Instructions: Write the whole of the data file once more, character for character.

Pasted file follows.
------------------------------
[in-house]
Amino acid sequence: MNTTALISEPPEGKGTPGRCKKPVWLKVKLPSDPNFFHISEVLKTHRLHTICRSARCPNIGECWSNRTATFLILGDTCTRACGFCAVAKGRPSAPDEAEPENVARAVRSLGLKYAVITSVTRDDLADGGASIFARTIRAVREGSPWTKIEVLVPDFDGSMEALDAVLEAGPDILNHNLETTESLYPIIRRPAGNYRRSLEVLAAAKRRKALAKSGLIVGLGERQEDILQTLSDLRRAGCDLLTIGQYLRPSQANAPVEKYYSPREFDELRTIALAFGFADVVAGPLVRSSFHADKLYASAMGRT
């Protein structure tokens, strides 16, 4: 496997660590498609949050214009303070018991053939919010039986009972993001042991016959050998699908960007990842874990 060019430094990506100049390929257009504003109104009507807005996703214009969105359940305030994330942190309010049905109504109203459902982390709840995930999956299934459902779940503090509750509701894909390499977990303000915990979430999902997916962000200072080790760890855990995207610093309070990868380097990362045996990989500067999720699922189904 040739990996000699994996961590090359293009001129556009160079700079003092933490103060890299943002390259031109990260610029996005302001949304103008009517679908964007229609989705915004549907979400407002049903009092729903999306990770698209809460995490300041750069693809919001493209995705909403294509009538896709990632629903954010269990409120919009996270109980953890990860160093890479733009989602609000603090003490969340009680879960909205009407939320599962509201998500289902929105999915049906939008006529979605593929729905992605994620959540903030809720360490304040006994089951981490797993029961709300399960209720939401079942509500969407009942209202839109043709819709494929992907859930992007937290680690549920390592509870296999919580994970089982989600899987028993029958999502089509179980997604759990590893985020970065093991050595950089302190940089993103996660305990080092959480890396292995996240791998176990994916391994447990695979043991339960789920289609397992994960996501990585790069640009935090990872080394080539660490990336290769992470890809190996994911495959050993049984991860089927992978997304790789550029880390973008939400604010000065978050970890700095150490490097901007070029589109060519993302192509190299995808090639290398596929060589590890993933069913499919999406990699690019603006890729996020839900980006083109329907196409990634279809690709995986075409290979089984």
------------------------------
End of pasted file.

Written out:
[in-house]
Amino acid sequence: MNTTALISEPPEGKGTPGRCKKPVWLKVKLPSDPNFFHISEVLKTHRLHTICRSARCPNIGECWSNRTATFLILGDTCTRACGFCAVAKGRPSAPDEAEPENVARAVRSLGLKYAVITSVTRDDLADGGASIFARTIRAVREGSPWTKIEVLVPDFDGSMEALDAVLEAGPDILNHNLETTESLYPIIRRPAGNYRRSLEVLAAAKRRKALAKSGLIVGLGERQEDILQTLSDLRRAGCDLLTIGQYLRPSQANAPVEKYYSPREFDELRTIALAFGFADVVAGPLVRSSFHADKLYASAMGRT
């Protein structure tokens, strides 16, 4: 496997660590498609949050214009303070018991053939919010039986009972993001042991016959050998699908960007990842874990 060019430094990506100049390929257009504003109104009507807005996703214009969105359940305030994330942190309010049905109504109203459902982390709840995930999956299934459902779940503090509750509701894909390499977990303000915990979430999902997916962000200072080790760890855990995207610093309070990868380097990362045996990989500067999720699922189904 040739990996000699994996961590090359293009001129556009160079700079003092933490103060890299943002390259031109990260610029996005302001949304103008009517679908964007229609989705915004549907979400407002049903009092729903999306990770698209809460995490300041750069693809919001493209995705909403294509009538896709990632629903954010269990409120919009996270109980953890990860160093890479733009989602609000603090003490969340009680879960909205009407939320599962509201998500289902929105999915049906939008006529979605593929729905992605994620959540903030809720360490304040006994089951981490797993029961709300399960209720939401079942509500969407009942209202839109043709819709494929992907859930992007937290680690549920390592509870296999919580994970089982989600899987028993029958999502089509179980997604759990590893985020970065093991050595950089302190940089993103996660305990080092959480890396292995996240791998176990994916391994447990695979043991339960789920289609397992994960996501990585790069640009935090990872080394080539660490990336290769992470890809190996994911495959050993049984991860089927992978997304790789550029880390973008939400604010000065978050970890700095150490490097901007070029589109060519993302192509190299995808090639290398596929060589590890993933069913499919999406990699690019603006890729996020839900980006083109329907196409990634279809690709995986075409290979089984």